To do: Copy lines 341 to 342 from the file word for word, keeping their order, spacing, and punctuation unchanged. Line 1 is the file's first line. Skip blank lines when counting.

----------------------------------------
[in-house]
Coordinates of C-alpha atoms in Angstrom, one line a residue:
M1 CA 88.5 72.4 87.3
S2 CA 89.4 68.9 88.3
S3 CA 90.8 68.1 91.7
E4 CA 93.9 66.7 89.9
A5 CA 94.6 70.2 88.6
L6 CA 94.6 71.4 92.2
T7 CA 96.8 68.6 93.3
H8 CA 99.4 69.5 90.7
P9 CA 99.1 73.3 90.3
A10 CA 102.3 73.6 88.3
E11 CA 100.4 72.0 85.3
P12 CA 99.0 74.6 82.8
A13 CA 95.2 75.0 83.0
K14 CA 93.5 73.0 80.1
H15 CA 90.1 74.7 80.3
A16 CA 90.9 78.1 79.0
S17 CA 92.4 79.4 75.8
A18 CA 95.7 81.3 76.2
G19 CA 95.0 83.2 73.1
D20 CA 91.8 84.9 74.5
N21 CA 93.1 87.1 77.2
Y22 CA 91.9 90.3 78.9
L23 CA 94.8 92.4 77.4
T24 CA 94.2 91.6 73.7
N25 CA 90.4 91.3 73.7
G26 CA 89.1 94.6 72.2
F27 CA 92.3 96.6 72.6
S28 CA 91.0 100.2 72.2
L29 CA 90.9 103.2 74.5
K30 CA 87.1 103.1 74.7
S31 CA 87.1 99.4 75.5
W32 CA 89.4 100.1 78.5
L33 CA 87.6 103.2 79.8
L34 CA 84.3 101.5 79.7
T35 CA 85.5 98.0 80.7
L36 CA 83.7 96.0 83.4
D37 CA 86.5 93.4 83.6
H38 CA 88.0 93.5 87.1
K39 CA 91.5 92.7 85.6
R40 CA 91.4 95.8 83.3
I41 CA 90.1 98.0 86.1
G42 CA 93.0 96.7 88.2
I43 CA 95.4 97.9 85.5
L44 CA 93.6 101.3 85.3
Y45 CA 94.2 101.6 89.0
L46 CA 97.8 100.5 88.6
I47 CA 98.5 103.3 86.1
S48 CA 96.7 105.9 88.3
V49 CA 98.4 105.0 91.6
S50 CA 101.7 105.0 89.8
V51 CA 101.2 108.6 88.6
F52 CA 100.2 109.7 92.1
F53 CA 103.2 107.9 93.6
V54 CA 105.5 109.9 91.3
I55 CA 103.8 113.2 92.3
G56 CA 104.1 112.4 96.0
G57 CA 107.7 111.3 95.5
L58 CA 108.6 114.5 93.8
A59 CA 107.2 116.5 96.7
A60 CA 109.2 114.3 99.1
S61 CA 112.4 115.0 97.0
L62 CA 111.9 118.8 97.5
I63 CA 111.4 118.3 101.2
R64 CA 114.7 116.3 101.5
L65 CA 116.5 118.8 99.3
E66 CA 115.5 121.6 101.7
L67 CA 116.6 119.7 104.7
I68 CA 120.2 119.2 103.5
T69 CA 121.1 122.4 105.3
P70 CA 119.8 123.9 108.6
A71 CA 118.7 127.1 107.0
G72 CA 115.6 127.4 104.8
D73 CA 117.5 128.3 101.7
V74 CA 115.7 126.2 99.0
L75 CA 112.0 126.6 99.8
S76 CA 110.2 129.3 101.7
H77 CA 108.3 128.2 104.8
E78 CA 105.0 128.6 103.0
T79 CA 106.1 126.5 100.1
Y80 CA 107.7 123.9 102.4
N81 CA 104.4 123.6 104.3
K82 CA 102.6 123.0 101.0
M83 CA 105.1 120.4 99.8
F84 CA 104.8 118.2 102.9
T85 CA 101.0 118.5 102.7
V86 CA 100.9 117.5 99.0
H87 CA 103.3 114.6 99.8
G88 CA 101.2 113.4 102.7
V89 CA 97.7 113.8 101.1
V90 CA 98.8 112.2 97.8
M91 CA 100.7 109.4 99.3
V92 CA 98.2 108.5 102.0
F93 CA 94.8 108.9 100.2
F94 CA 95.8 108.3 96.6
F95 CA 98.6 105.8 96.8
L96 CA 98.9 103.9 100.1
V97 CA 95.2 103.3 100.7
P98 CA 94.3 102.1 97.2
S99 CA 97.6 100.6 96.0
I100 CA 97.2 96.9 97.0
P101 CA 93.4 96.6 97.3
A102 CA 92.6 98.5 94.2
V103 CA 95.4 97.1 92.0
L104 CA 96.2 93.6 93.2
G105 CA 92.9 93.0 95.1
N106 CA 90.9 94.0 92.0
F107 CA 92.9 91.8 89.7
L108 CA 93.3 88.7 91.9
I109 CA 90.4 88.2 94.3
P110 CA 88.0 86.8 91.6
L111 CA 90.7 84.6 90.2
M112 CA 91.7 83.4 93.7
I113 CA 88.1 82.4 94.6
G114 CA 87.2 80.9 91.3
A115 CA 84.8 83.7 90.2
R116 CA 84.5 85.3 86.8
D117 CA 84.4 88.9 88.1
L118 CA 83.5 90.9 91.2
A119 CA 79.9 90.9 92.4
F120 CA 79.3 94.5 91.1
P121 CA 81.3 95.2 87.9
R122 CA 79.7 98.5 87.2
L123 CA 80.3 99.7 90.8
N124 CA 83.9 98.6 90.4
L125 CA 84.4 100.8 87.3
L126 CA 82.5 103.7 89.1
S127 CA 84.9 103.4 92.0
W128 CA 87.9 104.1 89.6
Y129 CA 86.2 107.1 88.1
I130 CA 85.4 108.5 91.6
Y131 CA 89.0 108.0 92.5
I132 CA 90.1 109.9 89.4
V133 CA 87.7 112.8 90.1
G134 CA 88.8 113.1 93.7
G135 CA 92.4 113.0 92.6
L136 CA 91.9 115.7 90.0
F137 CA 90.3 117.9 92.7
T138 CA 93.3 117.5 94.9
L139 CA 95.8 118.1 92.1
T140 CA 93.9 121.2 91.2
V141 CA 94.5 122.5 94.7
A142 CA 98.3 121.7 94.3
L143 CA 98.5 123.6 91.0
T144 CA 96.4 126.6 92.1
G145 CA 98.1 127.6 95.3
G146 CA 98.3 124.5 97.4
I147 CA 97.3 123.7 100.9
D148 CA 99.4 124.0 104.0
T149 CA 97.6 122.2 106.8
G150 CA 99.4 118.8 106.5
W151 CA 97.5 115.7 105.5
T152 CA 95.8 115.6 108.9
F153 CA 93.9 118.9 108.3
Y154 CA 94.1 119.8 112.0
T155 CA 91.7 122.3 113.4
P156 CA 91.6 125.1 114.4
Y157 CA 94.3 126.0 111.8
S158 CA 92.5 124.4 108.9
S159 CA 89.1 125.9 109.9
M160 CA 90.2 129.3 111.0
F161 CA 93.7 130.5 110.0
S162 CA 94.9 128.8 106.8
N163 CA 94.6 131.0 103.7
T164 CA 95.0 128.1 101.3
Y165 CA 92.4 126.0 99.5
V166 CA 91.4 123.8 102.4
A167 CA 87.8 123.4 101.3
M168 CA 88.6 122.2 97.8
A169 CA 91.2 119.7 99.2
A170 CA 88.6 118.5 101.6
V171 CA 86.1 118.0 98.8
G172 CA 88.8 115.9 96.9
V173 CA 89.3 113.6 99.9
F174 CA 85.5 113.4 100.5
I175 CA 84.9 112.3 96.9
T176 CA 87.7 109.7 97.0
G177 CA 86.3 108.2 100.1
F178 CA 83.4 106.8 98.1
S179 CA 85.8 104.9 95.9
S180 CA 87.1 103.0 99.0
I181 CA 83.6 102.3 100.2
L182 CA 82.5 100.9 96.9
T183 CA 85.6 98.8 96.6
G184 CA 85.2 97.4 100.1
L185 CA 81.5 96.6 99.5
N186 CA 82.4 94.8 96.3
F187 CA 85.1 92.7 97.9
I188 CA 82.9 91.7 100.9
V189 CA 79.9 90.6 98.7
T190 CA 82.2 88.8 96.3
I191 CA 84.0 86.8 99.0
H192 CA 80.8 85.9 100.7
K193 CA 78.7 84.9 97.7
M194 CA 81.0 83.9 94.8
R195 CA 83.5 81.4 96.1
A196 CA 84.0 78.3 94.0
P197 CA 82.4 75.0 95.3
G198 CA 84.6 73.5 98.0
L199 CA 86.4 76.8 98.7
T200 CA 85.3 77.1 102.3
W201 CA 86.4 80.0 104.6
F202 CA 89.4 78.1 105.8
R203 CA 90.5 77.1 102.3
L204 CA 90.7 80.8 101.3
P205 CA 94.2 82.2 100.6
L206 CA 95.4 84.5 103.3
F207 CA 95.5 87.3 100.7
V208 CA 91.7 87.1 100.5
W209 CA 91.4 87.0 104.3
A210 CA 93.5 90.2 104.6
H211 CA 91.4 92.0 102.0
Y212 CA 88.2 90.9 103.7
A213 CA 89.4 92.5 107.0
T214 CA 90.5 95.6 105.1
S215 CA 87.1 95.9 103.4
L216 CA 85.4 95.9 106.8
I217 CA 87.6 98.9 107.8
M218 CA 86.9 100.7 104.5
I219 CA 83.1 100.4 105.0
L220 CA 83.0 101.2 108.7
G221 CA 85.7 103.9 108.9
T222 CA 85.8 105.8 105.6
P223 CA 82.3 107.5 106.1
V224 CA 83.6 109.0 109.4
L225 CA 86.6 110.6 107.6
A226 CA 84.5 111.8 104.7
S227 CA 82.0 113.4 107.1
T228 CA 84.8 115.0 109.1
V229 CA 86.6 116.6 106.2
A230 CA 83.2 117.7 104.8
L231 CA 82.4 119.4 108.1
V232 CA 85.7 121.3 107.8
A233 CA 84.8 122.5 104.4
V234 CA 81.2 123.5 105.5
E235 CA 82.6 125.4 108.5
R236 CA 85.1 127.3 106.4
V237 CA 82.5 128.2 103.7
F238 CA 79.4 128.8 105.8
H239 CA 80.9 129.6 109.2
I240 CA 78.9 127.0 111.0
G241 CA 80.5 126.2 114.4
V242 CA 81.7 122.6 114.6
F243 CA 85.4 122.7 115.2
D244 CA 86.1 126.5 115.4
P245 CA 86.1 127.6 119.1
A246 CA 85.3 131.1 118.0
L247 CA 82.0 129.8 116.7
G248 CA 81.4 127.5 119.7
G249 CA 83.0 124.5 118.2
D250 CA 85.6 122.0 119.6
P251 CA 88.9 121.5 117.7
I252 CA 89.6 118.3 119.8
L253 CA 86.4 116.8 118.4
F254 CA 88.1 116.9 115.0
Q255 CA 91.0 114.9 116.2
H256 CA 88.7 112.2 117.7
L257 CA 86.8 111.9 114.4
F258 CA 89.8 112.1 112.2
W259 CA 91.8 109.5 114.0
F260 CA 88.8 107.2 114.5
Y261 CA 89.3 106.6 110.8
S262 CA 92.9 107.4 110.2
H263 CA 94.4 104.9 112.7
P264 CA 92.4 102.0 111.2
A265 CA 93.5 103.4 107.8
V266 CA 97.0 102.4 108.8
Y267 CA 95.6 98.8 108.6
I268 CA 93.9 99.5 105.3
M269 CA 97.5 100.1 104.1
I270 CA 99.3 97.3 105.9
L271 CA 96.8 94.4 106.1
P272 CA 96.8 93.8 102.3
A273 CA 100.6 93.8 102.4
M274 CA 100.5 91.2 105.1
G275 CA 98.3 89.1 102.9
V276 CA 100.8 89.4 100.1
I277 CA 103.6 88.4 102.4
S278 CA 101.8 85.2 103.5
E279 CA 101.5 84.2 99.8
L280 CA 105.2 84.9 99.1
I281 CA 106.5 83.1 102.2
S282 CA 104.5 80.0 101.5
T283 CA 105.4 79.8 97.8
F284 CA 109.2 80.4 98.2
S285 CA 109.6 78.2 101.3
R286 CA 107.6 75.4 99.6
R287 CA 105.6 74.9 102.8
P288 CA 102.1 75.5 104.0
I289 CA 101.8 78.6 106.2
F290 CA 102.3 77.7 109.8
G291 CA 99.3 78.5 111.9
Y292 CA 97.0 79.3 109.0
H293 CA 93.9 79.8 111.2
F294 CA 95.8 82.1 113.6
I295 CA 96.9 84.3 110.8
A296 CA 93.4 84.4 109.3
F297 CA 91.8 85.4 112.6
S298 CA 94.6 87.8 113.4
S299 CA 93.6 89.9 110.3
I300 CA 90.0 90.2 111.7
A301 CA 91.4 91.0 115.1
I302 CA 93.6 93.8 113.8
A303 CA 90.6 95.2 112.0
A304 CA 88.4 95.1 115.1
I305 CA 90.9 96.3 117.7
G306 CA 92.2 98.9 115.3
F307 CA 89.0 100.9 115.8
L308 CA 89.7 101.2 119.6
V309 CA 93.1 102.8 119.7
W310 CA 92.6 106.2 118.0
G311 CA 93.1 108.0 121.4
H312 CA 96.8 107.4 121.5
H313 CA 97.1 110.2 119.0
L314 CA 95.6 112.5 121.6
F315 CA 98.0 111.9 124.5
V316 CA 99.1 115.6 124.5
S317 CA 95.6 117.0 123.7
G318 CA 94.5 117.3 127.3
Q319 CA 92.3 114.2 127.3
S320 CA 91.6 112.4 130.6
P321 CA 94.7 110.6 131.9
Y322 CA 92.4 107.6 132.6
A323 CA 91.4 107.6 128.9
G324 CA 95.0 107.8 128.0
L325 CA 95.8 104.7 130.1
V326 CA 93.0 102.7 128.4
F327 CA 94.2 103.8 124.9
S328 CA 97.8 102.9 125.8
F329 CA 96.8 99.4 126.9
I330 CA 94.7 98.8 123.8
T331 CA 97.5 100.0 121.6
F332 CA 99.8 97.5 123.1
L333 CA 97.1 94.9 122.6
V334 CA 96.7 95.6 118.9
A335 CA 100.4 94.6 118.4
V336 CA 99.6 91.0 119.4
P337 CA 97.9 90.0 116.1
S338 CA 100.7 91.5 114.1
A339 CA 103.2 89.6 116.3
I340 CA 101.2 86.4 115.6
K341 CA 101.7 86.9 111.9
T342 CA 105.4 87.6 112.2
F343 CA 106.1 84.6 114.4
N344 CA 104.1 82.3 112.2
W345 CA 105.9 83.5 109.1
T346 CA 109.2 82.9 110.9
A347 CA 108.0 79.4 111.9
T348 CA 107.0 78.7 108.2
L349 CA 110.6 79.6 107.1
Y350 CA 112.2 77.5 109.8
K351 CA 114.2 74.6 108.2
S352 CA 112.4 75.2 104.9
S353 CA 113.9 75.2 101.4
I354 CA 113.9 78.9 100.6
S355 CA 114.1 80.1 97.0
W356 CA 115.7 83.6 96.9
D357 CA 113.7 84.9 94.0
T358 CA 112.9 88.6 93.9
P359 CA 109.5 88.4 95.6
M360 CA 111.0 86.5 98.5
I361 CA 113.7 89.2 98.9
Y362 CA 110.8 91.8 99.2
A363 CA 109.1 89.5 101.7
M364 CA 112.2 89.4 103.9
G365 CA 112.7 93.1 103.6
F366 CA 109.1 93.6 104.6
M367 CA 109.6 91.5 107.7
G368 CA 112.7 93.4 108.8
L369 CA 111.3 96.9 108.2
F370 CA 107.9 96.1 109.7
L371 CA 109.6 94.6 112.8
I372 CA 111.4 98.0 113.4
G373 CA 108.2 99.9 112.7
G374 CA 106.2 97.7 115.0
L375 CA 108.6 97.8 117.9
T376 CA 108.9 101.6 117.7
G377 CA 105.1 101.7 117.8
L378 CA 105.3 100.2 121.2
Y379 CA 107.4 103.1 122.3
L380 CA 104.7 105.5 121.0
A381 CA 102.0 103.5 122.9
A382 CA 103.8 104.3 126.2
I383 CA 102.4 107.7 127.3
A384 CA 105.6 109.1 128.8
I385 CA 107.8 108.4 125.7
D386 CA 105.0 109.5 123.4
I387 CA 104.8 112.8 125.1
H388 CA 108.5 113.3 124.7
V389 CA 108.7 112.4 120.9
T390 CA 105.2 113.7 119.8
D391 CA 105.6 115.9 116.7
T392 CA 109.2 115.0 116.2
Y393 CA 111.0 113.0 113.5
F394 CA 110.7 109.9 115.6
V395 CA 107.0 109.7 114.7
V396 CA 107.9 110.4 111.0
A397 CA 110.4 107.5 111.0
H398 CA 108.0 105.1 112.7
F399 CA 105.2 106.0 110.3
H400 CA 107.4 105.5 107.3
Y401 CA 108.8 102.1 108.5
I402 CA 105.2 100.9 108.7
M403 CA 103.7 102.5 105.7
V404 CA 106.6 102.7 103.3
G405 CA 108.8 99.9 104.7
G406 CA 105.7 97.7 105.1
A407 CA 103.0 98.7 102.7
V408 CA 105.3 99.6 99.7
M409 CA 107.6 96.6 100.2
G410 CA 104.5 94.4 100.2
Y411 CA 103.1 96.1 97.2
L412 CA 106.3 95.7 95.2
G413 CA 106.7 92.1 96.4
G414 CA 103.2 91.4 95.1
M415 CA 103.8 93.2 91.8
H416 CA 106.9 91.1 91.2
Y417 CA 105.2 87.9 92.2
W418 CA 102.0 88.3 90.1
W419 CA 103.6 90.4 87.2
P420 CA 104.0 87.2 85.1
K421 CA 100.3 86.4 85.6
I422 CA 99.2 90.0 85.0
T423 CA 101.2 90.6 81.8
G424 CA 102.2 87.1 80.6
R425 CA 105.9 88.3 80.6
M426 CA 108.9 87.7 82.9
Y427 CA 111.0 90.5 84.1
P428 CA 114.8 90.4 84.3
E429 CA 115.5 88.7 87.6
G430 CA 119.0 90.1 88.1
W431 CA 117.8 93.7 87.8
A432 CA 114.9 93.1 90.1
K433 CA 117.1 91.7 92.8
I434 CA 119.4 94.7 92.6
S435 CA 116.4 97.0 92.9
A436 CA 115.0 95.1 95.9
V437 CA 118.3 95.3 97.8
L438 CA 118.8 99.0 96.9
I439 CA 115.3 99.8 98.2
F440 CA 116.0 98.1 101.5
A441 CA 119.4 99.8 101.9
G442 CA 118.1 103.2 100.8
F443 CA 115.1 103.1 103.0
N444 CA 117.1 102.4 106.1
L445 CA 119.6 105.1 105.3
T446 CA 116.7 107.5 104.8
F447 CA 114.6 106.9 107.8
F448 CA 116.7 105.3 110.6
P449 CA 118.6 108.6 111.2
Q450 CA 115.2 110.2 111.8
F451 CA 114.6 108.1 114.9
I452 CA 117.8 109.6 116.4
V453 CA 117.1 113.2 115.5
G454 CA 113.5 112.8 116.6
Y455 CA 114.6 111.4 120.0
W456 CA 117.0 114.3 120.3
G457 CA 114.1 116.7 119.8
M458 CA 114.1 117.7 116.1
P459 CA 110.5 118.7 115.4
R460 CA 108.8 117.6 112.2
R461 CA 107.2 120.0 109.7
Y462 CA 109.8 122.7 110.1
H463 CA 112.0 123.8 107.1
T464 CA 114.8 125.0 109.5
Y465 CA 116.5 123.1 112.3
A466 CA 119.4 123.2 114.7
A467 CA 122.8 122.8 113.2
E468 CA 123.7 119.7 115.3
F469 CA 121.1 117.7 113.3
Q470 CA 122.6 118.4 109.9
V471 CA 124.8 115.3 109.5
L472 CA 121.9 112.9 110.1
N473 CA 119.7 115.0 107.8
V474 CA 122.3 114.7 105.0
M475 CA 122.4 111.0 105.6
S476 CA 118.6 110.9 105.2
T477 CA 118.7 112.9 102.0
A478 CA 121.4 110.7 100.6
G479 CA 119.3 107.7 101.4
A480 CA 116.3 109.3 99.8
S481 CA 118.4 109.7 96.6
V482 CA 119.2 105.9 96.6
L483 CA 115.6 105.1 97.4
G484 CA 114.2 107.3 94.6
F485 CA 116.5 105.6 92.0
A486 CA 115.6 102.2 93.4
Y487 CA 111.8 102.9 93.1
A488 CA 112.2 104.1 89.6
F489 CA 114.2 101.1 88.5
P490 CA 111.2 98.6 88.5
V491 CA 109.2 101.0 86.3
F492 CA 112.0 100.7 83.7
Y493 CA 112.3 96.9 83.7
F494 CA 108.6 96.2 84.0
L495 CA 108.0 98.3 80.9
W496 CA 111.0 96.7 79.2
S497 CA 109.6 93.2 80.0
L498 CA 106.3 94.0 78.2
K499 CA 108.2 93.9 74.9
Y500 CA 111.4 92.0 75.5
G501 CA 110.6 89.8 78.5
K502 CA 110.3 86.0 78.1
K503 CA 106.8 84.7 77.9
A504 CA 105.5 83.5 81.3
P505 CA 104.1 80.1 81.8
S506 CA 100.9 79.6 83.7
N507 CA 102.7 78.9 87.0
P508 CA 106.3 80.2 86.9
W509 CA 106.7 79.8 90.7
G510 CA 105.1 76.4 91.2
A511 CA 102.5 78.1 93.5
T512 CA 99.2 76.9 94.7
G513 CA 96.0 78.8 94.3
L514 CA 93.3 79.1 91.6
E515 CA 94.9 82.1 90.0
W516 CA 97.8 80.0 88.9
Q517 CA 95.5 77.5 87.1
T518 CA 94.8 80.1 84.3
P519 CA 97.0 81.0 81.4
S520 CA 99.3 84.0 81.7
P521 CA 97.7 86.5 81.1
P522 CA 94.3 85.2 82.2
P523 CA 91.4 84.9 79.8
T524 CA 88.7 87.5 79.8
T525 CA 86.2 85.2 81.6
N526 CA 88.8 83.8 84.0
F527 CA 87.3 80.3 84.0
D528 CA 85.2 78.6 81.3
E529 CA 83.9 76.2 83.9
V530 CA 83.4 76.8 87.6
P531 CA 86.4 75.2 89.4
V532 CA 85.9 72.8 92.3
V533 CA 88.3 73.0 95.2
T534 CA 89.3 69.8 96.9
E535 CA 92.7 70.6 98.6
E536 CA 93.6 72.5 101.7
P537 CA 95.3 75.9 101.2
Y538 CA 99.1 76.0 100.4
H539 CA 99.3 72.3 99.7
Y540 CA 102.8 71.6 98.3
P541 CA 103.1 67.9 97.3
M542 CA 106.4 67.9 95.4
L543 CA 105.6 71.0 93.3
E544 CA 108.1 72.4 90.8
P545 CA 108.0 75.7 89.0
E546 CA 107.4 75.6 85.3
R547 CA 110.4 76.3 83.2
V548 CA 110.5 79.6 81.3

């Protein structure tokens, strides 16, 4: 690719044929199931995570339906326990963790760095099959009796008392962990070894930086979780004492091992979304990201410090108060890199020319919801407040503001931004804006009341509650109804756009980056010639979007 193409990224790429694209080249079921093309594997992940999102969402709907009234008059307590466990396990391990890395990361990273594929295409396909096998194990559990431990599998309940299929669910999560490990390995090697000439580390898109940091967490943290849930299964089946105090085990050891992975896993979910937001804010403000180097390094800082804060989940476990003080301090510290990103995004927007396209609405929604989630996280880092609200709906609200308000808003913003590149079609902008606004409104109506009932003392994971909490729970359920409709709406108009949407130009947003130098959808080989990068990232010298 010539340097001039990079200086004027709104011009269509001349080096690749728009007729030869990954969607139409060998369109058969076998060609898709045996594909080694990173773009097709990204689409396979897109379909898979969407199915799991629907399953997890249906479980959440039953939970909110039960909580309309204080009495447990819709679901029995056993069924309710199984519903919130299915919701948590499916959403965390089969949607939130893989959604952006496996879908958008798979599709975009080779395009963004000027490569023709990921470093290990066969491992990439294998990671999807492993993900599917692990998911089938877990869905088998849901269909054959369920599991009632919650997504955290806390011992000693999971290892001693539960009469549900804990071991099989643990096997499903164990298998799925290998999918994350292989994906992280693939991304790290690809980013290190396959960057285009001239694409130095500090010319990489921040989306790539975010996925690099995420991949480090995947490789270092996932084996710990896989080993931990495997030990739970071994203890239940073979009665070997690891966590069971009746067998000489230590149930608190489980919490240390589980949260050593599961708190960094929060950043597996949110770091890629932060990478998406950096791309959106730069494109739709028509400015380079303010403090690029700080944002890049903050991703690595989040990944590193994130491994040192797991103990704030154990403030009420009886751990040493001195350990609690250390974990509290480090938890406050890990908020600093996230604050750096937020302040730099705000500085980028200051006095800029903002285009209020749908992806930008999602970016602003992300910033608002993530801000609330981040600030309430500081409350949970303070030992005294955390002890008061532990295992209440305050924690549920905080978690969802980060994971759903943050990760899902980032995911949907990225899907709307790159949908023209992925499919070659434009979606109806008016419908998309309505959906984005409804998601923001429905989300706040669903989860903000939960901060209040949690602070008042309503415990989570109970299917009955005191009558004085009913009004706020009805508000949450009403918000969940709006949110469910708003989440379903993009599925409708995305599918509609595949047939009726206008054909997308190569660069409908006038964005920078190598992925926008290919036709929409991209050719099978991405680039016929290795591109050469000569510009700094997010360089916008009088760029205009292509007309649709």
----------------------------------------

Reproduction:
A339 CA 103.2 89.6 116.3
I340 CA 101.2 86.4 115.6